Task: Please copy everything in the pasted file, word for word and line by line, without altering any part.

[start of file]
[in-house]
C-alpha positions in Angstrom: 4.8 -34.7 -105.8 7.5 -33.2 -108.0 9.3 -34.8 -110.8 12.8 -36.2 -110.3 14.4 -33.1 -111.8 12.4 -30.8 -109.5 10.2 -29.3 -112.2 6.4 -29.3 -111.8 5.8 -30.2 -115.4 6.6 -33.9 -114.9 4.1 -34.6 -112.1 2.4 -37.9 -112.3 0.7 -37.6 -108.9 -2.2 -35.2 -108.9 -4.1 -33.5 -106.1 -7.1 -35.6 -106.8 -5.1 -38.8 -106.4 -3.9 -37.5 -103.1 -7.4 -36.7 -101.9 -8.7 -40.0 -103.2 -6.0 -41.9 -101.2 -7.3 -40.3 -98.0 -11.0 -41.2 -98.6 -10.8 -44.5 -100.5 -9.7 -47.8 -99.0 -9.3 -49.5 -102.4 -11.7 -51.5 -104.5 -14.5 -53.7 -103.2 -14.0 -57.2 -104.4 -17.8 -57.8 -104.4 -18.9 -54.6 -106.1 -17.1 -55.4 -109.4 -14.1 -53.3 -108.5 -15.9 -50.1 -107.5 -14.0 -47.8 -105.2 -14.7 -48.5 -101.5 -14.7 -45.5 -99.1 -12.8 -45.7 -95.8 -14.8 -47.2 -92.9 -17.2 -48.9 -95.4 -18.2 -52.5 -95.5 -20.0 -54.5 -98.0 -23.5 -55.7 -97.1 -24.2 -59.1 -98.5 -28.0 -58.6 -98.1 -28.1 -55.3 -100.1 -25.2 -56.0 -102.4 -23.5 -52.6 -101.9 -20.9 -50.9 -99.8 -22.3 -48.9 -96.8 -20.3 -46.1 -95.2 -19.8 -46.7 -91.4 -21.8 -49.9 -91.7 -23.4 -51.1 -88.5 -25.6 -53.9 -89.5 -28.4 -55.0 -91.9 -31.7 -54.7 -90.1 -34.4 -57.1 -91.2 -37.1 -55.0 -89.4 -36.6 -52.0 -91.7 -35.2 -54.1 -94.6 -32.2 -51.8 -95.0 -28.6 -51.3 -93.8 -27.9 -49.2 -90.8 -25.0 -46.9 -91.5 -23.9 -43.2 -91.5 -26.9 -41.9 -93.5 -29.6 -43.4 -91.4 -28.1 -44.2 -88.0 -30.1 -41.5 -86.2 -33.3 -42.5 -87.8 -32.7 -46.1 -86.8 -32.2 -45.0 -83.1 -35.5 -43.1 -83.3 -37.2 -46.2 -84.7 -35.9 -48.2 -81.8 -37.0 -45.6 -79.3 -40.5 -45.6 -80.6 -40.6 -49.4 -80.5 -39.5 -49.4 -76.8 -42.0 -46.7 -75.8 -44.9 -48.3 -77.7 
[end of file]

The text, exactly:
[in-house]
C-alpha positions in Angstrom: 4.8 -34.7 -105.8 7.5 -33.2 -108.0 9.3 -34.8 -110.8 12.8 -36.2 -110.3 14.4 -33.1 -111.8 12.4 -30.8 -109.5 10.2 -29.3 -112.2 6.4 -29.3 -111.8 5.8 -30.2 -115.4 6.6 -33.9 -114.9 4.1 -34.6 -112.1 2.4 -37.9 -112.3 0.7 -37.6 -108.9 -2.2 -35.2 -108.9 -4.1 -33.5 -106.1 -7.1 -35.6 -106.8 -5.1 -38.8 -106.4 -3.9 -37.5 -103.1 -7.4 -36.7 -101.9 -8.7 -40.0 -103.2 -6.0 -41.9 -101.2 -7.3 -40.3 -98.0 -11.0 -41.2 -98.6 -10.8 -44.5 -100.5 -9.7 -47.8 -99.0 -9.3 -49.5 -102.4 -11.7 -51.5 -104.5 -14.5 -53.7 -103.2 -14.0 -57.2 -104.4 -17.8 -57.8 -104.4 -18.9 -54.6 -106.1 -17.1 -55.4 -109.4 -14.1 -53.3 -108.5 -15.9 -50.1 -107.5 -14.0 -47.8 -105.2 -14.7 -48.5 -101.5 -14.7 -45.5 -99.1 -12.8 -45.7 -95.8 -14.8 -47.2 -92.9 -17.2 -48.9 -95.4 -18.2 -52.5 -95.5 -20.0 -54.5 -98.0 -23.5 -55.7 -97.1 -24.2 -59.1 -98.5 -28.0 -58.6 -98.1 -28.1 -55.3 -100.1 -25.2 -56.0 -102.4 -23.5 -52.6 -101.9 -20.9 -50.9 -99.8 -22.3 -48.9 -96.8 -20.3 -46.1 -95.2 -19.8 -46.7 -91.4 -21.8 -49.9 -91.7 -23.4 -51.1 -88.5 -25.6 -53.9 -89.5 -28.4 -55.0 -91.9 -31.7 -54.7 -90.1 -34.4 -57.1 -91.2 -37.1 -55.0 -89.4 -36.6 -52.0 -91.7 -35.2 -54.1 -94.6 -32.2 -51.8 -95.0 -28.6 -51.3 -93.8 -27.9 -49.2 -90.8 -25.0 -46.9 -91.5 -23.9 -43.2 -91.5 -26.9 -41.9 -93.5 -29.6 -43.4 -91.4 -28.1 -44.2 -88.0 -30.1 -41.5 -86.2 -33.3 -42.5 -87.8 -32.7 -46.1 -86.8 -32.2 -45.0 -83.1 -35.5 -43.1 -83.3 -37.2 -46.2 -84.7 -35.9 -48.2 -81.8 -37.0 -45.6 -79.3 -40.5 -45.6 -80.6 -40.6 -49.4 -80.5 -39.5 -49.4 -76.8 -42.0 -46.7 -75.8 -44.9 -48.3 -77.7 